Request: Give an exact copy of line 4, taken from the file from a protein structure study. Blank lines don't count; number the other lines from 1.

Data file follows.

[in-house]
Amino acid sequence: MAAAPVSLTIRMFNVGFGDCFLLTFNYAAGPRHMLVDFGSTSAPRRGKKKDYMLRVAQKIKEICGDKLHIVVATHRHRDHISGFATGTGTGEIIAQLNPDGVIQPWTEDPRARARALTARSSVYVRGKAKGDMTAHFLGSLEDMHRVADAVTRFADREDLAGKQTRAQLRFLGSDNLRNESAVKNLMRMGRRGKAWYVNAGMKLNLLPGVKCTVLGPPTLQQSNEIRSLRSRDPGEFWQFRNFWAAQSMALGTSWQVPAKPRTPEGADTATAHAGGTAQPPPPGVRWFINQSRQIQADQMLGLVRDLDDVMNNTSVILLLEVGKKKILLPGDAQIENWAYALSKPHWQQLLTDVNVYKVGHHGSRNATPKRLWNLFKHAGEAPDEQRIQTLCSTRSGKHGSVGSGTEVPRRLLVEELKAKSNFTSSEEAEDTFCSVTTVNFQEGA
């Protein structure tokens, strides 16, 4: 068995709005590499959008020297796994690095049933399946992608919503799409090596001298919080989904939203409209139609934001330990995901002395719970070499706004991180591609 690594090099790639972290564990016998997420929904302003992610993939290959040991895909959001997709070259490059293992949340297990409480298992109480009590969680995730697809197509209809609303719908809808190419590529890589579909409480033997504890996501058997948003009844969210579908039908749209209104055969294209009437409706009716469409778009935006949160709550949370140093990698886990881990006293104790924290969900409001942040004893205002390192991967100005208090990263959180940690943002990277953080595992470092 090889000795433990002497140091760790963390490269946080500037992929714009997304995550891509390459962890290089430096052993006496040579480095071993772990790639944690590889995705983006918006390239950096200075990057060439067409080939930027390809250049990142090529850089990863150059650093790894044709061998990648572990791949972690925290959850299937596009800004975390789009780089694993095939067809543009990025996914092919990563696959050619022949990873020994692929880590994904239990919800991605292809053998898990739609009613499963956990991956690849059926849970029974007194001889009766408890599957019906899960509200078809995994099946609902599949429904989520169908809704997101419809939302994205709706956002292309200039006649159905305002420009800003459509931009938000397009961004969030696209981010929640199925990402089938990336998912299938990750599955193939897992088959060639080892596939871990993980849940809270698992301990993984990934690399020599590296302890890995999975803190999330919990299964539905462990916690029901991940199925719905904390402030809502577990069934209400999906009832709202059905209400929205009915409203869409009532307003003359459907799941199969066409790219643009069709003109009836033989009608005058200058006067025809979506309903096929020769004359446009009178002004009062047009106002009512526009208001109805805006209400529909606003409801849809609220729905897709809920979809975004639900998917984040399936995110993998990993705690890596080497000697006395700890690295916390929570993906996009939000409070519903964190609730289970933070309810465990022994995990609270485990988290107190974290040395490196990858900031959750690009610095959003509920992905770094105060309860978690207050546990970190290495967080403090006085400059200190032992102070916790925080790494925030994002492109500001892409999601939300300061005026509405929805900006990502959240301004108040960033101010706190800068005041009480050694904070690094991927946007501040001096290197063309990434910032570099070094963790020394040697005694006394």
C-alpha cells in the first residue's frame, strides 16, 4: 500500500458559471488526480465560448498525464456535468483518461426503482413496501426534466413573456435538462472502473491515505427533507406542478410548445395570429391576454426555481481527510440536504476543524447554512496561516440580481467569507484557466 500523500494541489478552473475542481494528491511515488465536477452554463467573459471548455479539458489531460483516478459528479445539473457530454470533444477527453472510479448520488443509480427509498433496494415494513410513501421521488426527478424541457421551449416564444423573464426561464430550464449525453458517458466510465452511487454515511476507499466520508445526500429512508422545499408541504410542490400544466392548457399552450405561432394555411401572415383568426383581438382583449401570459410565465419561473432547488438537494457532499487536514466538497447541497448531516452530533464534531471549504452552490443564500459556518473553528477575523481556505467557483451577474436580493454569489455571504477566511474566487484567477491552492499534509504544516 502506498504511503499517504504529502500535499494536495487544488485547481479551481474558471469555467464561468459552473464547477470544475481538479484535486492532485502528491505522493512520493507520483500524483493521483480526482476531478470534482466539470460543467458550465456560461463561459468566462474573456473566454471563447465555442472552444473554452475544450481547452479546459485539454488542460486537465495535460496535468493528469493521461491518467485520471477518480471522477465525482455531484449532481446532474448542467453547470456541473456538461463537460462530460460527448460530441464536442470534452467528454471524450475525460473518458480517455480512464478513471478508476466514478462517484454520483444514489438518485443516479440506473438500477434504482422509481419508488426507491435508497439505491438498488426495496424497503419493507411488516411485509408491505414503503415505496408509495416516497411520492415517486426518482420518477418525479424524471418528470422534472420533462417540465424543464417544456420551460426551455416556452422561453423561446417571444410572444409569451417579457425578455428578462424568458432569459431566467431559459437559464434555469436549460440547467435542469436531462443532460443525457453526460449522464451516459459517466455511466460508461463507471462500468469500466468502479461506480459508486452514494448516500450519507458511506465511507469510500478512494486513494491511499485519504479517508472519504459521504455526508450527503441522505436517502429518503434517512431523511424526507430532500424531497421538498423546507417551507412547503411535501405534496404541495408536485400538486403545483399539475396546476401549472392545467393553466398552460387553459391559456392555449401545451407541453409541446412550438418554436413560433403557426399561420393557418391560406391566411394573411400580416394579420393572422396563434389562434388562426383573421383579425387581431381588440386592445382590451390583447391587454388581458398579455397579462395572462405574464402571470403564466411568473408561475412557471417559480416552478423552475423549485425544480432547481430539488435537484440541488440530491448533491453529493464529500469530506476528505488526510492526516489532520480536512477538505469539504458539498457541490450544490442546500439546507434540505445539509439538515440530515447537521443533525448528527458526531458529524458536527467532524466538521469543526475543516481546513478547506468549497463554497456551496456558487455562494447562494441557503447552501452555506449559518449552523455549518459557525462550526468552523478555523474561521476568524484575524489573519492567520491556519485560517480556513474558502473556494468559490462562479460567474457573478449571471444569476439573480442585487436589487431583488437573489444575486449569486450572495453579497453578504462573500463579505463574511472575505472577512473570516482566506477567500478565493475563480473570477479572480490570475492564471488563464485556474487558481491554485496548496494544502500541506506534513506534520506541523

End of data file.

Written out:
C-alpha cells in the first residue's frame, strides 16, 4: 500500500458559471488526480465560448498525464456535468483518461426503482413496501426534466413573456435538462472502473491515505427533507406542478410548445395570429391576454426555481481527510440536504476543524447554512496561516440580481467569507484557466 500523500494541489478552473475542481494528491511515488465536477452554463467573459471548455479539458489531460483516478459528479445539473457530454470533444477527453472510479448520488443509480427509498433496494415494513410513501421521488426527478424541457421551449416564444423573464426561464430550464449525453458517458466510465452511487454515511476507499466520508445526500429512508422545499408541504410542490400544466392548457399552450405561432394555411401572415383568426383581438382583449401570459410565465419561473432547488438537494457532499487536514466538497447541497448531516452530533464534531471549504452552490443564500459556518473553528477575523481556505467557483451577474436580493454569489455571504477566511474566487484567477491552492499534509504544516 502506498504511503499517504504529502500535499494536495487544488485547481479551481474558471469555467464561468459552473464547477470544475481538479484535486492532485502528491505522493512520493507520483500524483493521483480526482476531478470534482466539470460543467458550465456560461463561459468566462474573456473566454471563447465555442472552444473554452475544450481547452479546459485539454488542460486537465495535460496535468493528469493521461491518467485520471477518480471522477465525482455531484449532481446532474448542467453547470456541473456538461463537460462530460460527448460530441464536442470534452467528454471524450475525460473518458480517455480512464478513471478508476466514478462517484454520483444514489438518485443516479440506473438500477434504482422509481419508488426507491435508497439505491438498488426495496424497503419493507411488516411485509408491505414503503415505496408509495416516497411520492415517486426518482420518477418525479424524471418528470422534472420533462417540465424543464417544456420551460426551455416556452422561453423561446417571444410572444409569451417579457425578455428578462424568458432569459431566467431559459437559464434555469436549460440547467435542469436531462443532460443525457453526460449522464451516459459517466455511466460508461463507471462500468469500466468502479461506480459508486452514494448516500450519507458511506465511507469510500478512494486513494491511499485519504479517508472519504459521504455526508450527503441522505436517502429518503434517512431523511424526507430532500424531497421538498423546507417551507412547503411535501405534496404541495408536485400538486403545483399539475396546476401549472392545467393553466398552460387553459391559456392555449401545451407541453409541446412550438418554436413560433403557426399561420393557418391560406391566411394573411400580416394579420393572422396563434389562434388562426383573421383579425387581431381588440386592445382590451390583447391587454388581458398579455397579462395572462405574464402571470403564466411568473408561475412557471417559480416552478423552475423549485425544480432547481430539488435537484440541488440530491448533491453529493464529500469530506476528505488526510492526516489532520480536512477538505469539504458539498457541490450544490442546500439546507434540505445539509439538515440530515447537521443533525448528527458526531458529524458536527467532524466538521469543526475543516481546513478547506468549497463554497456551496456558487455562494447562494441557503447552501452555506449559518449552523455549518459557525462550526468552523478555523474561521476568524484575524489573519492567520491556519485560517480556513474558502473556494468559490462562479460567474457573478449571471444569476439573480442585487436589487431583488437573489444575486449569486450572495453579497453578504462573500463579505463574511472575505472577512473570516482566506477567500478565493475563480473570477479572480490570475492564471488563464485556474487558481491554485496548496494544502500541506506534513506534520506541523